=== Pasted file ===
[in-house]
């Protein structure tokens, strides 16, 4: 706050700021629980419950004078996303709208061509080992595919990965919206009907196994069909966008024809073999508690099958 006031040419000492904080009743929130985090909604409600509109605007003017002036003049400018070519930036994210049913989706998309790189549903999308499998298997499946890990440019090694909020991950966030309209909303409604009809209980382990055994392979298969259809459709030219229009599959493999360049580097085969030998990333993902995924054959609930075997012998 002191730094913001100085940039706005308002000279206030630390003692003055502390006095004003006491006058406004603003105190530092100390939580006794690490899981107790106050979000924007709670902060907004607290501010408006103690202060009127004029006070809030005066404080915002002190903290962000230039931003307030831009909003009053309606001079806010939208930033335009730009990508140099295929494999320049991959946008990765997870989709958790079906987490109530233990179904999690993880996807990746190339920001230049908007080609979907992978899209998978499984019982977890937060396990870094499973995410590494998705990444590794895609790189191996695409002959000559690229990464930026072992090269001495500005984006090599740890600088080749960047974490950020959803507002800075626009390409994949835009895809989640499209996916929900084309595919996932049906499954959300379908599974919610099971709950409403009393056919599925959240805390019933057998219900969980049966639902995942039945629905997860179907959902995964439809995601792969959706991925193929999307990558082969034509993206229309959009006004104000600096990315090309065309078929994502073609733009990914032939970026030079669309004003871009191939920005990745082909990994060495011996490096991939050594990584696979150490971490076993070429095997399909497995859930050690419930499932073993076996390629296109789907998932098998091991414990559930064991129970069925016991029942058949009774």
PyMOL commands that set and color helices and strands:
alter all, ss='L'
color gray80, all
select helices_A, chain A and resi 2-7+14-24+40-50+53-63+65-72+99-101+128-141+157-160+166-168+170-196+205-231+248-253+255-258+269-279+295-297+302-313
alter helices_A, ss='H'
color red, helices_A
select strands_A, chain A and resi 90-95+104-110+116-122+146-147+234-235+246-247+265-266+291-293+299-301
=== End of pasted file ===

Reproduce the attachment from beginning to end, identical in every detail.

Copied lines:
[in-house]
């Protein structure tokens, strides 16, 4: 706050700021629980419950004078996303709208061509080992595919990965919206009907196994069909966008024809073999508690099958 006031040419000492904080009743929130985090909604409600509109605007003017002036003049400018070519930036994210049913989706998309790189549903999308499998298997499946890990440019090694909020991950966030309209909303409604009809209980382990055994392979298969259809459709030219229009599959493999360049580097085969030998990333993902995924054959609930075997012998 002191730094913001100085940039706005308002000279206030630390003692003055502390006095004003006491006058406004603003105190530092100390939580006794690490899981107790106050979000924007709670902060907004607290501010408006103690202060009127004029006070809030005066404080915002002190903290962000230039931003307030831009909003009053309606001079806010939208930033335009730009990508140099295929494999320049991959946008990765997870989709958790079906987490109530233990179904999690993880996807990746190339920001230049908007080609979907992978899209998978499984019982977890937060396990870094499973995410590494998705990444590794895609790189191996695409002959000559690229990464930026072992090269001495500005984006090599740890600088080749960047974490950020959803507002800075626009390409994949835009895809989640499209996916929900084309595919996932049906499954959300379908599974919610099971709950409403009393056919599925959240805390019933057998219900969980049966639902995942039945629905997860179907959902995964439809995601792969959706991925193929999307990558082969034509993206229309959009006004104000600096990315090309065309078929994502073609733009990914032939970026030079669309004003871009191939920005990745082909990994060495011996490096991939050594990584696979150490971490076993070429095997399909497995859930050690419930499932073993076996390629296109789907998932098998091991414990559930064991129970069925016991029942058949009774």
PyMOL commands that set and color helices and strands:
alter all, ss='L'
color gray80, all
select helices_A, chain A and resi 2-7+14-24+40-50+53-63+65-72+99-101+128-141+157-160+166-168+170-196+205-231+248-253+255-258+269-279+295-297+302-313
alter helices_A, ss='H'
color red, helices_A
select strands_A, chain A and resi 90-95+104-110+116-122+146-147+234-235+246-247+265-266+291-293+299-301